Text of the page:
“With Threadripper, we’re able to compile the engine much faster than before,” said Nick Penwarden, VP of Engineering at Epic Games. “This is a huge efficiency boost for all the engineers on the team. The less time they have to spend compiling code, the more time they can spend actually developing features, testing functionality, and working to improve the Unreal Engine.”

epic-games

Source: AMD / Epic Games

Lade neue Kommentare

M
Martin Gut

Urgestein

2,881 Kommentare 959 Likes

"Ich könnte einen anderen Hersteller bitten, mir einen 20.000-Dollar-Chip zu schicken, und der Threadripper wird immer noch gleichziehen oder ihn schlagen."
"Konkurrenz-CPUs"

Wer könnte damit nur gemeint sein??? :p

Antwort Gefällt mir

RedF

Urgestein

843 Kommentare 280 Likes
Igor Wallossek

Format©

5,379 Kommentare 8,328 Likes
Alkbert

Veteran

469 Kommentare 227 Likes

Ja, die Windel wird´s wohl sein, sapperlot. Da wird ja der 9980xe in meiner Kiste "rot".

Antwort Gefällt mir

SamSerious

Mitglied

14 Kommentare 2 Likes

Hm, die Ryzen TR mögen ja technisch eine passende Wahl sein, aber müsste man bei Epic nicht passenderweise mit AMD Epyc arbeiten?

Antwort Gefällt mir

Igor Wallossek

Format©

5,379 Kommentare 8,328 Likes

Die Y-Achse wird immer überbewertet :D

Antwort Gefällt mir

g
gastello

Veteran

289 Kommentare 90 Likes

Deshalb doch TR "PRO" (Nicht Ryzen allgemein sondern "W"). Das ist im Workstationbereich ähnlich einer Server CPU wie Epyc. Der kostet übrigens etwas mehr, weil man auf AMD PRO setzt (Toolset), als Devbase was ja Support beinhaltet. Das ist im Bereich UE bzw. Epic ein fundamentaler Fortschritt für AMD. Erstaunlich...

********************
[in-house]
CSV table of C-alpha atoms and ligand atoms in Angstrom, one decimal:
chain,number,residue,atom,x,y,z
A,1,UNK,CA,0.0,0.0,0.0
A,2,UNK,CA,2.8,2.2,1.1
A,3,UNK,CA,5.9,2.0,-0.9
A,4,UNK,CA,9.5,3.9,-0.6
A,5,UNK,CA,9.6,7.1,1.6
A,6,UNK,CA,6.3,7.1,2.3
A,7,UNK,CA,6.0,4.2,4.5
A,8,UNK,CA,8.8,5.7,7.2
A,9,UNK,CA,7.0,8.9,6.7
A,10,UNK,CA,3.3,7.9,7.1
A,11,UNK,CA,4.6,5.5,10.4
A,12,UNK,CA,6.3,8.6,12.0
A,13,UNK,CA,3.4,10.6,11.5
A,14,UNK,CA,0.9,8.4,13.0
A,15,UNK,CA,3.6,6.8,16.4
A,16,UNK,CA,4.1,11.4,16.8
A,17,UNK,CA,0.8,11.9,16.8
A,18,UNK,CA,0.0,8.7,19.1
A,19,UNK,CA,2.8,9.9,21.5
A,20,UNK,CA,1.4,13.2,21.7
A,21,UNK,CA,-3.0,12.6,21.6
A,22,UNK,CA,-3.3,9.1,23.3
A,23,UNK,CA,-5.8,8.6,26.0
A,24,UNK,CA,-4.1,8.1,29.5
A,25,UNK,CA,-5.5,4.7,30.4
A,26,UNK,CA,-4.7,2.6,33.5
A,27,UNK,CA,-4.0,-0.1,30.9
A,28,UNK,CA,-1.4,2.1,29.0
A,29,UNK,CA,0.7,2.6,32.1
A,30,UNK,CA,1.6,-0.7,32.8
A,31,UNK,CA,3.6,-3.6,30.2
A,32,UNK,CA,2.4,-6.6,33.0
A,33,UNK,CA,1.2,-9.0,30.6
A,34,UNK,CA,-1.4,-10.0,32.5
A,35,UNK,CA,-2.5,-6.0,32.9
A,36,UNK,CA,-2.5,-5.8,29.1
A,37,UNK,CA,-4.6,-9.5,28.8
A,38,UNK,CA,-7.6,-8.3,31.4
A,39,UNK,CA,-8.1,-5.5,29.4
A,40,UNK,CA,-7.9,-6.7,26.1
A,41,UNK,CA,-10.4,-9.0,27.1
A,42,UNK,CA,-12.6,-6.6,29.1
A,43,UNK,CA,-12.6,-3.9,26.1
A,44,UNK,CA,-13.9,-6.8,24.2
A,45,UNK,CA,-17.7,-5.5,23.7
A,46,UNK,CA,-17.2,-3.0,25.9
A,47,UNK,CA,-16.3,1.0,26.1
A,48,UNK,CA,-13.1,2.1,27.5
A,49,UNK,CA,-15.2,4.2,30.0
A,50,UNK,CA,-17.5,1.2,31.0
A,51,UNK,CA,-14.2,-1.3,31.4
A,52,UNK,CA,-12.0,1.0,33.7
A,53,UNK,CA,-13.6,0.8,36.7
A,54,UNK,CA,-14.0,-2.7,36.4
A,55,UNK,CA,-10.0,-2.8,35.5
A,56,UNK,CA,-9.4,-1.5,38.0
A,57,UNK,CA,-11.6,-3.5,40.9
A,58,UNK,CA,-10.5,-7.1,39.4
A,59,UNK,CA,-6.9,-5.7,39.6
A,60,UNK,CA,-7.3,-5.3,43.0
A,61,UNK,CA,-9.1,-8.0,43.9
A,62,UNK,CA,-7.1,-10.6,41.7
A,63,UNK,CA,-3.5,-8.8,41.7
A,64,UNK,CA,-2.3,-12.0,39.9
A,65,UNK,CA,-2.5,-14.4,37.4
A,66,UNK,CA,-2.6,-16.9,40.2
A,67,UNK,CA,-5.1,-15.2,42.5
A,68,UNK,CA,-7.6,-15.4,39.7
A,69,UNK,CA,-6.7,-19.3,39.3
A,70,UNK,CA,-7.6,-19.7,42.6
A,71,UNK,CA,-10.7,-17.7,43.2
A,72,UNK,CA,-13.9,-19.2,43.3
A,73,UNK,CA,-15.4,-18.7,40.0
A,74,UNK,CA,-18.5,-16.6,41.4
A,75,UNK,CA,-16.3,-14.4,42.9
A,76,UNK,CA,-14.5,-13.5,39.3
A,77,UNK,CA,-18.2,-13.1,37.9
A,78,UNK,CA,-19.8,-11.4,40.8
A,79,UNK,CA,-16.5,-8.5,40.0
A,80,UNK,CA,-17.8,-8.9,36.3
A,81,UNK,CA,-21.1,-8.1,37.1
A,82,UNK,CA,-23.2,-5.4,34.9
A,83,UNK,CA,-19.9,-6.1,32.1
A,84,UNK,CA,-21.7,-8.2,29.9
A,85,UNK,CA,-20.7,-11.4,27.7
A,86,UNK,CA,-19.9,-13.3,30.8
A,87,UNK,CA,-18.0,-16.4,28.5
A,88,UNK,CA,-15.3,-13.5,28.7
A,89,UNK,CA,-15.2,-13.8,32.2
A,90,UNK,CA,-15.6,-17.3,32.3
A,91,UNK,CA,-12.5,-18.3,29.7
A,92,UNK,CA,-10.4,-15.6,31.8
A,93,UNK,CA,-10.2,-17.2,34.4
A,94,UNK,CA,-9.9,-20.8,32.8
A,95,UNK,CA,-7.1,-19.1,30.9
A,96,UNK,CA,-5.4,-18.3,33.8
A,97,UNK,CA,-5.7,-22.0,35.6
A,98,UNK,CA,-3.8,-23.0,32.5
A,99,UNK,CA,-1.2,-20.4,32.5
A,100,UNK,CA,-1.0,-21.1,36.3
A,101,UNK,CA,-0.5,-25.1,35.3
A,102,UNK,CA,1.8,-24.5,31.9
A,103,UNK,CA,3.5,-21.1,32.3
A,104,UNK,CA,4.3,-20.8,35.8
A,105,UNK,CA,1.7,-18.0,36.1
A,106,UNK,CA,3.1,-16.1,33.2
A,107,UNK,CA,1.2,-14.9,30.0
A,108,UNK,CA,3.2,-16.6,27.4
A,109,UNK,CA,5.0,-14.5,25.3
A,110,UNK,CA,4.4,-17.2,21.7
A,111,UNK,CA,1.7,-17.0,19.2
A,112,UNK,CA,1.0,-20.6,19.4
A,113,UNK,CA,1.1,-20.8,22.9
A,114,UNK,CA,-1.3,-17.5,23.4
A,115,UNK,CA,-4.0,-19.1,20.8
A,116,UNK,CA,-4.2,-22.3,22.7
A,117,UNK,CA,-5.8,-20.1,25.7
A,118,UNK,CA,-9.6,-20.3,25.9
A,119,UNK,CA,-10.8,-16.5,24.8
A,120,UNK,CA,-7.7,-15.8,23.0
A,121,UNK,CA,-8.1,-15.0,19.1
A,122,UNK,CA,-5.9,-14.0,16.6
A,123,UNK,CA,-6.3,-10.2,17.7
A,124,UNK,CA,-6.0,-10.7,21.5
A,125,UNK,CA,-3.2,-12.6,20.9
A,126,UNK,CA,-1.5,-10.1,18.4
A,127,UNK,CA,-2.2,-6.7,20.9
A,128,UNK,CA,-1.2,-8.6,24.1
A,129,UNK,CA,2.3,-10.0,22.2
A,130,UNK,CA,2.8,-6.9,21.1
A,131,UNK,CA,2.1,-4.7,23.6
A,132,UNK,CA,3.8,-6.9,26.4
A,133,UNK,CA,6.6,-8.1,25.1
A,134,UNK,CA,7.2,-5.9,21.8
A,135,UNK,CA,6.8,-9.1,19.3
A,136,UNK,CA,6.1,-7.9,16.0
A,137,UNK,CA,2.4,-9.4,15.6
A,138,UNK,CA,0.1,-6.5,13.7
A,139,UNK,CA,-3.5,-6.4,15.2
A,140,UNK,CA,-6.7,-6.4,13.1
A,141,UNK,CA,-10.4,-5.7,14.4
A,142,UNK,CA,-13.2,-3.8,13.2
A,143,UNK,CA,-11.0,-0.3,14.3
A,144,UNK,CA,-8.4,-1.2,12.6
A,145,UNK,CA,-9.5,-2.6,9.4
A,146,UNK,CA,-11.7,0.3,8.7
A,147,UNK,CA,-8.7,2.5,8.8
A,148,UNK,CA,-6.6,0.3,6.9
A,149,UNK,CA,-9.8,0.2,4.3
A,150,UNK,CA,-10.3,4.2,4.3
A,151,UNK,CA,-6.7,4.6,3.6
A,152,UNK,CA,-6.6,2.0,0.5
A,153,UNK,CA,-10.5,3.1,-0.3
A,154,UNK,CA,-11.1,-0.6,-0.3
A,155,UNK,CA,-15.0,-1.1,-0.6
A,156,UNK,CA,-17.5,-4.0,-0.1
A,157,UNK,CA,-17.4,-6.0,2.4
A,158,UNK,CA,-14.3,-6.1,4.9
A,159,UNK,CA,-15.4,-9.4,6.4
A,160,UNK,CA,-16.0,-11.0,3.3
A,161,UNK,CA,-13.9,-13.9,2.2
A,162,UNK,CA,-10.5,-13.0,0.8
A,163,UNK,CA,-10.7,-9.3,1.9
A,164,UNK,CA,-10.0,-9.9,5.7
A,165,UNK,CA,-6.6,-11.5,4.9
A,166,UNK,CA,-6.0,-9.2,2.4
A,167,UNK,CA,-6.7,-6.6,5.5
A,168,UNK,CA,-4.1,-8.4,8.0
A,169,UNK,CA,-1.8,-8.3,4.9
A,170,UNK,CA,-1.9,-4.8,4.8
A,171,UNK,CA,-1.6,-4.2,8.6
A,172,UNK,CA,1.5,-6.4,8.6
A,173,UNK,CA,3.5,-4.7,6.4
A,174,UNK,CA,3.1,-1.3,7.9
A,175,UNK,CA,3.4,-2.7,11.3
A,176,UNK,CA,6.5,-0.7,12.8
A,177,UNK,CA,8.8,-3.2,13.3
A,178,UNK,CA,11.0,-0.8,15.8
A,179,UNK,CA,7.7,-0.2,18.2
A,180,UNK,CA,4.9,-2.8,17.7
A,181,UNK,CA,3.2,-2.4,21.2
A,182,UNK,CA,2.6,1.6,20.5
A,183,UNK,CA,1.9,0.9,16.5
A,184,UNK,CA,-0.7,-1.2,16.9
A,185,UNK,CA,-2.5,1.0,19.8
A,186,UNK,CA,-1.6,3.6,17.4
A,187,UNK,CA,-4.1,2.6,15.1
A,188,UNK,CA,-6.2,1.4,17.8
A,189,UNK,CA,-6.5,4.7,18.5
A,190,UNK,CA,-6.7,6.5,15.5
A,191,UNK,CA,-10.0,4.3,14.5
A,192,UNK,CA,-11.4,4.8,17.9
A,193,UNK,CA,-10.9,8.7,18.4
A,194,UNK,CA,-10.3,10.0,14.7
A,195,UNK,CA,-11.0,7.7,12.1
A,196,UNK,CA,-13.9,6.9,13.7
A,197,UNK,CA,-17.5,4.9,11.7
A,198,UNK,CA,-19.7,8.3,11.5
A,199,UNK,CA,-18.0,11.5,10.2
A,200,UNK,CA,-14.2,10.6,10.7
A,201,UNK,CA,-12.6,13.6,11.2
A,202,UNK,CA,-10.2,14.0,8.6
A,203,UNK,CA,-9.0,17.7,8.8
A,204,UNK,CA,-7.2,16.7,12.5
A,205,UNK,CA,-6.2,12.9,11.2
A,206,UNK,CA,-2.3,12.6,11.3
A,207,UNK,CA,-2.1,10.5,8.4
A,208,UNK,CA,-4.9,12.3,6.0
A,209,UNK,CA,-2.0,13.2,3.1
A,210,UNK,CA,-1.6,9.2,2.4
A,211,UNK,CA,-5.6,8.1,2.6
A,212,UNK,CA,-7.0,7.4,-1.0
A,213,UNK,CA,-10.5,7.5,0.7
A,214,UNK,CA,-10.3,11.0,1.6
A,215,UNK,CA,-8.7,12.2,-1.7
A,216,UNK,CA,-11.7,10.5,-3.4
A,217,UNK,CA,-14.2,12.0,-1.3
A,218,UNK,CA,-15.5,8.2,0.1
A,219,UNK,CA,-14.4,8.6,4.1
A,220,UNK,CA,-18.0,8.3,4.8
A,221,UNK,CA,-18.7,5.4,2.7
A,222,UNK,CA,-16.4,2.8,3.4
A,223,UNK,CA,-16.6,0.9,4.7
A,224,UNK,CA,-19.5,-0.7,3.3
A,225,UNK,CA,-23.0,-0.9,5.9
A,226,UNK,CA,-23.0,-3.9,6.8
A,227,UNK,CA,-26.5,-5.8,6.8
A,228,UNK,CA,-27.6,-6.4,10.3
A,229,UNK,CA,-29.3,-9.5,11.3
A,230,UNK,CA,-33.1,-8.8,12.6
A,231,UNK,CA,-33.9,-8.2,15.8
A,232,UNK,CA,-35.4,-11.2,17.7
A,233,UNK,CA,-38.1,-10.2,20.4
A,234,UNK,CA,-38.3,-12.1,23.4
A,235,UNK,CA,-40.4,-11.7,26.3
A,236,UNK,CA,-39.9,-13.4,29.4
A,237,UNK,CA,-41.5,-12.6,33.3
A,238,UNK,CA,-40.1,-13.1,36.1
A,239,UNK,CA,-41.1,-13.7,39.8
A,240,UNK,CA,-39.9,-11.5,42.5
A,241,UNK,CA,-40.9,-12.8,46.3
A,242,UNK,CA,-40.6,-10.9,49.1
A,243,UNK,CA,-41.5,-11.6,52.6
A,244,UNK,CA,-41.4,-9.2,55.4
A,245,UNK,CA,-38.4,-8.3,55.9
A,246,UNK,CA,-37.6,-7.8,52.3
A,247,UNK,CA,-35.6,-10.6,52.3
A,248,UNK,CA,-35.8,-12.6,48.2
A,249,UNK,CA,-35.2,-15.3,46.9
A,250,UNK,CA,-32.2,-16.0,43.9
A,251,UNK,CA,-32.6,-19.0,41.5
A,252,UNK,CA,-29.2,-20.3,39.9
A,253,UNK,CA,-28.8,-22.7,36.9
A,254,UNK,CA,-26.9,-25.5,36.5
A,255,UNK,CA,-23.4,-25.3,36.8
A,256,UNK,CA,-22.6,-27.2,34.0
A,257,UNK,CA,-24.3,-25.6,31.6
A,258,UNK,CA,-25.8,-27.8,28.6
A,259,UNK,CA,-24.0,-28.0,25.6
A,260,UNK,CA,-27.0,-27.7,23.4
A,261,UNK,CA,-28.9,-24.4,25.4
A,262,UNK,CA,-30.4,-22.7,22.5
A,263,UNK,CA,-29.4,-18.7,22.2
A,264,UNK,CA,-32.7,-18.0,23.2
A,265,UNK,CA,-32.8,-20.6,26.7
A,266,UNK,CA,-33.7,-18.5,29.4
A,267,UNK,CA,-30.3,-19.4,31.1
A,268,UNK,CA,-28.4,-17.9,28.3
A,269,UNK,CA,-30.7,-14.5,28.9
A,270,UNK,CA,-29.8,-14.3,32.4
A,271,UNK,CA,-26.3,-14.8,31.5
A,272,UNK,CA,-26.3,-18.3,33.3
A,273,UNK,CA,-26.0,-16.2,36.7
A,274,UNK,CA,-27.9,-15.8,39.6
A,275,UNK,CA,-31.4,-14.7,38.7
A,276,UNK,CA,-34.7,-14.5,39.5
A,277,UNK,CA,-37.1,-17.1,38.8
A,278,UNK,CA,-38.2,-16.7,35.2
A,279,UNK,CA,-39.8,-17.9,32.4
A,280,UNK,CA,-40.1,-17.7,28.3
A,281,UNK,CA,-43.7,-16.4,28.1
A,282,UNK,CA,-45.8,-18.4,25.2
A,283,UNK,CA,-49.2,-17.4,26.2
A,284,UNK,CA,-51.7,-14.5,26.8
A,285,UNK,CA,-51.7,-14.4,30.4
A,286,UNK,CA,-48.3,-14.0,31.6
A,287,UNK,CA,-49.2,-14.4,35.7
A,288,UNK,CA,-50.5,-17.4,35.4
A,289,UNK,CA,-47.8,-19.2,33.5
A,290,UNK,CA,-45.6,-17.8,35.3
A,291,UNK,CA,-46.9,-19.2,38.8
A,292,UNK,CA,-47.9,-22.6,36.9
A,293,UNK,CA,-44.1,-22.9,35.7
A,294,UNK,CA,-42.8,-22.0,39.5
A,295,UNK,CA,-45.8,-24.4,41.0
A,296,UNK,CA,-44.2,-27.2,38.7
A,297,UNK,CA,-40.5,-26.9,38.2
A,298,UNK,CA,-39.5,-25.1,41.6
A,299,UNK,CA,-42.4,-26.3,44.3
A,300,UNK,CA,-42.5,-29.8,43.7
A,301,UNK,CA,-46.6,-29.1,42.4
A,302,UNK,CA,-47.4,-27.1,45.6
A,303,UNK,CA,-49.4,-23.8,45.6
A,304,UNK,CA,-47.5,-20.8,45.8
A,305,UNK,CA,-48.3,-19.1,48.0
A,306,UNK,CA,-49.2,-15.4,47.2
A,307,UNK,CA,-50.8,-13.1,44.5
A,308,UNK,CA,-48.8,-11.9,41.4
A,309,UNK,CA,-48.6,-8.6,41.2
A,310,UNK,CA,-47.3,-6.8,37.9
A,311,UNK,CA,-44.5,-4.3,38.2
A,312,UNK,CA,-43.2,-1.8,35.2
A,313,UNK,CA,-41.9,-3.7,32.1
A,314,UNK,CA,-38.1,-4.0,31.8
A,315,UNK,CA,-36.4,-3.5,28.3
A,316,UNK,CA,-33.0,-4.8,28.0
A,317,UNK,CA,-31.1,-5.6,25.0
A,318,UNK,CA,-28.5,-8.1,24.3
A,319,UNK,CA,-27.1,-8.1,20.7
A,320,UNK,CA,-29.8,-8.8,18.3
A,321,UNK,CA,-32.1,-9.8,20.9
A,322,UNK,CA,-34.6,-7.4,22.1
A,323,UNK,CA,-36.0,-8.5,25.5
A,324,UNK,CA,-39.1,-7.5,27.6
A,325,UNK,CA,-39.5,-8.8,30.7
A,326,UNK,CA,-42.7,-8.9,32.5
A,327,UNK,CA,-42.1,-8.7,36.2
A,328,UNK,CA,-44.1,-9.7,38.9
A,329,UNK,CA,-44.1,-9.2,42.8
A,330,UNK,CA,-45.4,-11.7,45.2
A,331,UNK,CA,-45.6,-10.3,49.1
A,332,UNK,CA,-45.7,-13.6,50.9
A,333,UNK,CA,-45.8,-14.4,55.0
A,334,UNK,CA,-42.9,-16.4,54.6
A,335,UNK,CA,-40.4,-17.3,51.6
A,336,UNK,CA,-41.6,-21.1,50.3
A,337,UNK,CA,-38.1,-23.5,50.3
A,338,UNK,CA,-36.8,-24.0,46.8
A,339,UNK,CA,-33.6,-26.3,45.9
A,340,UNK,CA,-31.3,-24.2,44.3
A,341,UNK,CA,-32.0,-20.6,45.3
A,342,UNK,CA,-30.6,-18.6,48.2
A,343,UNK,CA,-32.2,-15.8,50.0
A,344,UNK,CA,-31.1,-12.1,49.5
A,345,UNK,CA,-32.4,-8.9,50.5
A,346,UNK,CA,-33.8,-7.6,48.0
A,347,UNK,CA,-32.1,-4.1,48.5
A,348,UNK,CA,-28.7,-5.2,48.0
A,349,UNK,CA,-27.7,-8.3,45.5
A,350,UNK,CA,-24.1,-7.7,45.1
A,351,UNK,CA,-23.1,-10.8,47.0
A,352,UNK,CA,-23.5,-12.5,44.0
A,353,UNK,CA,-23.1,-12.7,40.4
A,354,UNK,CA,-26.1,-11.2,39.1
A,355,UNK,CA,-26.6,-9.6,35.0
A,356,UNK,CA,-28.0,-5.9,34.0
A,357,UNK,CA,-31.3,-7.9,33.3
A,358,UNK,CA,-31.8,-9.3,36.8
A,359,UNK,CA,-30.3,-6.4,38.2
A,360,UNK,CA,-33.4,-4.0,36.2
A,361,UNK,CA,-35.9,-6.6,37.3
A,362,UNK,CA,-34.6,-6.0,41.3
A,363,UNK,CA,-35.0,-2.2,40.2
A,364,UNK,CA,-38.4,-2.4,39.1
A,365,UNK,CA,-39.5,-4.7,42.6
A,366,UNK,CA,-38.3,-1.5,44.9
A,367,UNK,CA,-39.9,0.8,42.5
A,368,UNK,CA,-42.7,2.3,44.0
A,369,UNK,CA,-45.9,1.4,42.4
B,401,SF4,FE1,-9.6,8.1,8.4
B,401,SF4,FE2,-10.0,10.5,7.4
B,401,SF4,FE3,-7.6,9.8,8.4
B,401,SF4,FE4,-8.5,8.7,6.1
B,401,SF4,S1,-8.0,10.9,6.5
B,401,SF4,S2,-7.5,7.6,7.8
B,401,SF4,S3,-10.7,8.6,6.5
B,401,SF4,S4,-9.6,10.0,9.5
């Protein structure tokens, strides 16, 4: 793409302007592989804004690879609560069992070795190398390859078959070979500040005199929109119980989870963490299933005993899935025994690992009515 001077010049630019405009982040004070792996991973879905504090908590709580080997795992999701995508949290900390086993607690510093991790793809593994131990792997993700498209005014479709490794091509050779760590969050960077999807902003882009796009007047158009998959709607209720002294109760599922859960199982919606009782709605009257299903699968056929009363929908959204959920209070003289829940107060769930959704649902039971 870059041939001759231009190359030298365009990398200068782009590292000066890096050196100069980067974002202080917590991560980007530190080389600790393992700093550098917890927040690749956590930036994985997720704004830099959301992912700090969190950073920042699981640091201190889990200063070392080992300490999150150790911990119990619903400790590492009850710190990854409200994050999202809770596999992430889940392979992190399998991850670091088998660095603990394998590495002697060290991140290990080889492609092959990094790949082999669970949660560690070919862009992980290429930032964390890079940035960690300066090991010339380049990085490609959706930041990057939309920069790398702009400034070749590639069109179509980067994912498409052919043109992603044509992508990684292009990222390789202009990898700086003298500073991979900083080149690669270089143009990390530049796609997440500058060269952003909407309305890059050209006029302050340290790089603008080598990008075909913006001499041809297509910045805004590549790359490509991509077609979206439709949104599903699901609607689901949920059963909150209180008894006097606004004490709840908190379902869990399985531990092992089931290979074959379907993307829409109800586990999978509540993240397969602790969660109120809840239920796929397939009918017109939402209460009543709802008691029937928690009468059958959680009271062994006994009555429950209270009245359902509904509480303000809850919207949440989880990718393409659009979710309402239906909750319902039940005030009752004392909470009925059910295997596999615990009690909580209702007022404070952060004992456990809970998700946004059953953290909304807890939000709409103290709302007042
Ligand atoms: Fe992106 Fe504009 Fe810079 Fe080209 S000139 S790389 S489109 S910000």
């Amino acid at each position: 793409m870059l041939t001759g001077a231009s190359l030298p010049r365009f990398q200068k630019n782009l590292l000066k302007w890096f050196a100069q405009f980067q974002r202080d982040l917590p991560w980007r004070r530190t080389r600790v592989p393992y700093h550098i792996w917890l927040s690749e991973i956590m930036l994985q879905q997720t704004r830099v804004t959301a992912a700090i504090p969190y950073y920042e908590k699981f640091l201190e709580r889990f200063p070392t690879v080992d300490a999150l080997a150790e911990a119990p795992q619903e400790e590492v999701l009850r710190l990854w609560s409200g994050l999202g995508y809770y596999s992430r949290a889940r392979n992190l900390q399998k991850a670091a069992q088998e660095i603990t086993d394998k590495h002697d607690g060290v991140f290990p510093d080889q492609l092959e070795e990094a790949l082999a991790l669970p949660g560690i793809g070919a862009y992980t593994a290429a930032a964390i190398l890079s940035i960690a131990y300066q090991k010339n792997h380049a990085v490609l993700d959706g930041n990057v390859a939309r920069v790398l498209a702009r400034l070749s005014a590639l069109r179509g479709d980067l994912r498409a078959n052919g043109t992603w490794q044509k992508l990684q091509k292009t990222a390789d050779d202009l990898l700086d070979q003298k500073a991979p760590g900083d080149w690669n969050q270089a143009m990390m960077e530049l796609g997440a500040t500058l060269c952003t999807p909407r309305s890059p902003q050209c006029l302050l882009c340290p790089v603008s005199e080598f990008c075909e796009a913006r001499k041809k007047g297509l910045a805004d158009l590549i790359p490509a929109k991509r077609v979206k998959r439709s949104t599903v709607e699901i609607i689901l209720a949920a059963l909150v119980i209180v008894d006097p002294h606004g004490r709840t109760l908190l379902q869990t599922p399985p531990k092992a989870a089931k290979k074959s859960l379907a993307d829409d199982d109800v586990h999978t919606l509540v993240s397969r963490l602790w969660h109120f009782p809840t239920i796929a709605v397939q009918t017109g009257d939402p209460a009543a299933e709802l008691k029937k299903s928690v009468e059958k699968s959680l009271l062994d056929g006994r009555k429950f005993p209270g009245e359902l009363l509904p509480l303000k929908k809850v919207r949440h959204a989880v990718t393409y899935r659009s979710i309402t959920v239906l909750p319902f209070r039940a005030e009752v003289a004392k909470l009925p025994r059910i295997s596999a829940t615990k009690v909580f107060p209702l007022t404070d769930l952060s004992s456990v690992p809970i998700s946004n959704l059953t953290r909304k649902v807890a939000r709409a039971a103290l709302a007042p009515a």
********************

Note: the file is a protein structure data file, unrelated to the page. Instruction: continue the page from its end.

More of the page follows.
Antwort 1 Like

2
2Ms

Mitglied

45 Kommentare 17 Likes

Ich rechne seit 1999 mit AMD, und die Unrealengine war so ziemlich das Mieseste, was ich meinen AMD-Set zumuten konnte. Mein Gott, dieser ständige Verdruß in Unreal Tournament, das ewige Gefummel, die Engine doch sauber zum Laufen zu bringen. Hat übrigens nie funktioniert. Noch heute habe ich bei der UE3 (Rocket League) Stottern und Nachladeruckler. Ryzen+ & Vega.
Wenn nun bei Epic mit Amd kompiliert wird, habe ich hoffentlich bald nicht mehr das Gefühl, die UE ist nur auf Intel und Nvidia optimiert.
Aber Hoffnung stirbt zuletzt.

Antwort Gefällt mir

FfFCMAD

Veteran

308 Kommentare 41 Likes

Eher die verwendete AMD-Grafikkarte.
UT99 und AMD-Grafikkarten lief gaga, wenn die CPU zu schnell war. Ob Intel CPU oder AMD CPU war meienr Erfahrung nach kein unterschied. Nur das es mit Intel SSE geschmeidiger lief als mit 3DNOW. Obwohl 3DNOW meist hoehere FPS lieferte. Lag wohl an der geringeren Genauigkeit der verwendeten Instruktionen.

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Igor Wallossek

Editor-in-chief and name-giver of igor'sLAB as the content successor of Tom's Hardware Germany, whose license was returned in June 2019 in order to better meet the qualitative demands of web content and challenges of new media such as YouTube with its own channel.

Computer nerd since 1983, audio freak since 1979 and pretty much open to anything with a plug or battery for over 50 years.